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Flash Review 1, 10-24: Happy Accidents
In Cunningham's "Split Sides," the Details Make the Difference

By Robin Hoffman
Copyright 2003 Robin Hoffman
Photo by Jack Vartoogian

NEW YORK -- It was an exciting night at the Brooklyn Academy of Music Tuesday, October 14. Upon stepping out of the subway I was greeted by a scalper with "Radiohead" tickets. Well, yes, Radiohead was playing that night at BAM; in the pit for the Merce Cunningham Dance Company's world premiere of "Split Sides." I'll admit I haven't always been thrilled at a Cunningham performance; sometimes I have been bored and annoyed, sometimes fascinated and inspired. As Cunningham ballets usually emphasize the element of chance, I figure I usually have a 50-50 chance of loving the show. Tuesday night I got lucky.

Before the performance began, the curtain rose on Mayor Michael Bloomberg (so that's what he looks like), welcoming Merce Cunningham, the company, and the members of Radiohead and Sigur Rós, collaborators on this new dance. You see, "Split Sides" has two parts to each production element: two separate sections of choreography, two musical compositions, two sets of decor, two lighting plots, and two sets of costumes. Before each performance, a die is cast to determine which of each element will appear first and which will appear second, based on whether an odd or even number is rolled. So, there are 32 possible versions of "Split Sides." For Tuesday's performance, the order of the choreography had been determined earlier that afternoon, so the dancers could have a rehearsal. That evening, the die for the remaining elements was rolled by, respectively, Carolyn Brown, Sage Coles, Jasper Johns, and Robert Rauschenberg. It was determined that Radiohead would play first and Sigur Rós second, Robert Heishman's backdrop decor would preceed Catherine Yass's, James Hall's black and white costumes would be worn first and then the dancers would change into his colored costumes for the second half, and James F. Ingalls's lighting plot 300 would precede his lighting plot 200.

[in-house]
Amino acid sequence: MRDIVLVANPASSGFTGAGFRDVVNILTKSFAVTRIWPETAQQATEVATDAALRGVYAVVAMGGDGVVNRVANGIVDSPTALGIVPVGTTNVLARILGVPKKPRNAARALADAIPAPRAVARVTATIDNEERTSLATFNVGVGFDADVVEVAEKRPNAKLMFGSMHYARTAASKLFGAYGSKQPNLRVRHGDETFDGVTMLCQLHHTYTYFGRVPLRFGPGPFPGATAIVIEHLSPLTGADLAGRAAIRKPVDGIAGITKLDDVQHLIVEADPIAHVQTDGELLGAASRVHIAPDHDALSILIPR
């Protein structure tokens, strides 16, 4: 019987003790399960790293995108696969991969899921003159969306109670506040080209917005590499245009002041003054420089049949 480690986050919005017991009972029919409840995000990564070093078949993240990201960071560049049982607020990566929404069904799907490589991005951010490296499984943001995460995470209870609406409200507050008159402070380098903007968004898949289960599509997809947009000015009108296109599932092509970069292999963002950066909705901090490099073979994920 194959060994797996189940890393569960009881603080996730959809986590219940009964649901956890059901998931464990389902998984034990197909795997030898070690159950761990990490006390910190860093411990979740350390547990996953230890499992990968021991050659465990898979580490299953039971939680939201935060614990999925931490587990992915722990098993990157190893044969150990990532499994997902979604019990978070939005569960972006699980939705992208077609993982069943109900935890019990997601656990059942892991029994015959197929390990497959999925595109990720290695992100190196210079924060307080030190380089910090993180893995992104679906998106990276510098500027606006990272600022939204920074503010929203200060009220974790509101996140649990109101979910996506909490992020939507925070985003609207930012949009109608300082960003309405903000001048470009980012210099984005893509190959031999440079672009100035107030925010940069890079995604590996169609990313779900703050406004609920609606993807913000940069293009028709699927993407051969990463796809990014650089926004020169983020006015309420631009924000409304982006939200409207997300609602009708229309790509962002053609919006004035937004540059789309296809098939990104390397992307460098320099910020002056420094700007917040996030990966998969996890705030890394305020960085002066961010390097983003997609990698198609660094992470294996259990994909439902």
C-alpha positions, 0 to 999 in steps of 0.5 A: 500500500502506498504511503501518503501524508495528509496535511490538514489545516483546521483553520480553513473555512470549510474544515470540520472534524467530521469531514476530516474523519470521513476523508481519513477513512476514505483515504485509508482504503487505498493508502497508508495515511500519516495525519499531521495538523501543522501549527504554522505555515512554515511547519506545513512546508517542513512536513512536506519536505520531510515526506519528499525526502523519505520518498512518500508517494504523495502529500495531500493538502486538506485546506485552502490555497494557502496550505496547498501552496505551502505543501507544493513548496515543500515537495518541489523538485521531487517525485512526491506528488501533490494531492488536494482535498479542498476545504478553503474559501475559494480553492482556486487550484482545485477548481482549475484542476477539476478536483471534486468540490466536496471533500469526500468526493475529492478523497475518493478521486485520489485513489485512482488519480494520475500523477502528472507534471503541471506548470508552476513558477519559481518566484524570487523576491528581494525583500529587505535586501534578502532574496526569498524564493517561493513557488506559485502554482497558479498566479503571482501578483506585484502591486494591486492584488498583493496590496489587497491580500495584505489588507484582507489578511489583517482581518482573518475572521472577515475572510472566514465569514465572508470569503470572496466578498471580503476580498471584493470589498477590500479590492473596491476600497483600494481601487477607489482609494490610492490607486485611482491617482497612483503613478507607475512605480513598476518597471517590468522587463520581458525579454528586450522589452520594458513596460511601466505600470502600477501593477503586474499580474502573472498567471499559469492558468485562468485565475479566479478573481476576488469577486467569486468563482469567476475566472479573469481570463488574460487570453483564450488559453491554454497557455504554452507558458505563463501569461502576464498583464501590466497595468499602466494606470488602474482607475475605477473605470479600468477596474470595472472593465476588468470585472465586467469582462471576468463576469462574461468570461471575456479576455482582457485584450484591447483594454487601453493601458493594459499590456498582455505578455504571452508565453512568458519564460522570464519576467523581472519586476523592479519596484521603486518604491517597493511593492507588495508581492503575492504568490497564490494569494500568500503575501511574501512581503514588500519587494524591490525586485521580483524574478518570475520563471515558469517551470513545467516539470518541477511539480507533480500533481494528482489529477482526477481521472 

Holley Farmer, Derry Swan, Jennifer Goggans, Jonah Bokaer, and Ashley Chen in Merce Cunningham's "Split Sides." They are wearing James Hall's colored costumes, and that is the Robert Heishman decor; a different combination than the performance reviewed here. Photo by Jack Vartoogian.

I wanted to be able to discuss the decor elements in this review, so I had Googled photographer Catherine Yass earlier. She works with a large-format camera and shoots two virtually identical photographs, one a positive color transparency and one a negative, and layers them to make a composite picture. She then adjusts her colors and composition from there. Her pictures have a blurred, architectural quality. She often installs the photos in light boxes to further intensify their contrasts. Perfect for the stage. There is much less information about Robert Heishman online, since he's still in high school! He is a photographer who was discovered by Merce Cunningham. He likes to use a camera obscura, which is a completely dark box with a tiny hole in one side (instead of a lens) and photographic paper on the other side. He makes his own cameras out of shoe-boxes, and works exclusively in black and white. So, one decor version would be in black and white, and one in color, like the two sets of costumes; and I expected color to be a significant element in this performance. It was, but that was only the beginning.